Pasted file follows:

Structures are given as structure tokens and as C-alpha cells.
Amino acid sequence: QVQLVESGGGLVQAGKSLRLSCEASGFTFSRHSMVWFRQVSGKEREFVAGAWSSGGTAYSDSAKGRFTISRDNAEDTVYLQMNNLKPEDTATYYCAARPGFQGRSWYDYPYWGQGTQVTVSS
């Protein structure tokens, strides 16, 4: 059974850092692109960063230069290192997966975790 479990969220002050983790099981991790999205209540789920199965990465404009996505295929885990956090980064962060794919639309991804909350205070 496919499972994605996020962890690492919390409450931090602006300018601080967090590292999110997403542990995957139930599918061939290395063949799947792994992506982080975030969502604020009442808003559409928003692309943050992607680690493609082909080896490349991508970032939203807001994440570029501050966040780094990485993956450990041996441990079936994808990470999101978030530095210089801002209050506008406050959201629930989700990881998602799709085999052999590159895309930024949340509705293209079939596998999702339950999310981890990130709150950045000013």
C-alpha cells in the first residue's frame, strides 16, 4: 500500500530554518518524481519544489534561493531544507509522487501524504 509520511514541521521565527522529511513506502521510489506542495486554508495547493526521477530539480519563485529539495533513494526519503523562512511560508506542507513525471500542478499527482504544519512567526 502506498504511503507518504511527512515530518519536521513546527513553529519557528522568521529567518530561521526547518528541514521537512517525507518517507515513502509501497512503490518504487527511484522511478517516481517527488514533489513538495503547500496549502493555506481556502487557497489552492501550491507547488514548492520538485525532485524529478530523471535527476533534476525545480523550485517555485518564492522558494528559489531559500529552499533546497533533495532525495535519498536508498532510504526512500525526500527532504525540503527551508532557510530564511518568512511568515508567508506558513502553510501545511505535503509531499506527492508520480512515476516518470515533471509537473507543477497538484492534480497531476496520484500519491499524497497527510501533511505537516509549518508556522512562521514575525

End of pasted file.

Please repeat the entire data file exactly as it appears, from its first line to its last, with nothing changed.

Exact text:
Structures are given as structure tokens and as C-alpha cells.
Amino acid sequence: QVQLVESGGGLVQAGKSLRLSCEASGFTFSRHSMVWFRQVSGKEREFVAGAWSSGGTAYSDSAKGRFTISRDNAEDTVYLQMNNLKPEDTATYYCAARPGFQGRSWYDYPYWGQGTQVTVSS
């Protein structure tokens, strides 16, 4: 059974850092692109960063230069290192997966975790 479990969220002050983790099981991790999205209540789920199965990465404009996505295929885990956090980064962060794919639309991804909350205070 496919499972994605996020962890690492919390409450931090602006300018601080967090590292999110997403542990995957139930599918061939290395063949799947792994992506982080975030969502604020009442808003559409928003692309943050992607680690493609082909080896490349991508970032939203807001994440570029501050966040780094990485993956450990041996441990079936994808990470999101978030530095210089801002209050506008406050959201629930989700990881998602799709085999052999590159895309930024949340509705293209079939596998999702339950999310981890990130709150950045000013």
C-alpha cells in the first residue's frame, strides 16, 4: 500500500530554518518524481519544489534561493531544507509522487501524504 509520511514541521521565527522529511513506502521510489506542495486554508495547493526521477530539480519563485529539495533513494526519503523562512511560508506542507513525471500542478499527482504544519512567526 502506498504511503507518504511527512515530518519536521513546527513553529519557528522568521529567518530561521526547518528541514521537512517525507518517507515513502509501497512503490518504487527511484522511478517516481517527488514533489513538495503547500496549502493555506481556502487557497489552492501550491507547488514548492520538485525532485524529478530523471535527476533534476525545480523550485517555485518564492522558494528559489531559500529552499533546497533533495532525495535519498536508498532510504526512500525526500527532504525540503527551508532557510530564511518568512511568515508567508506558513502553510501545511505535503509531499506527492508520480512515476516518470515533471509537473507543477497538484492534480497531476496520484500519491499524497497527510501533511505537516509549518508556522512562521514575525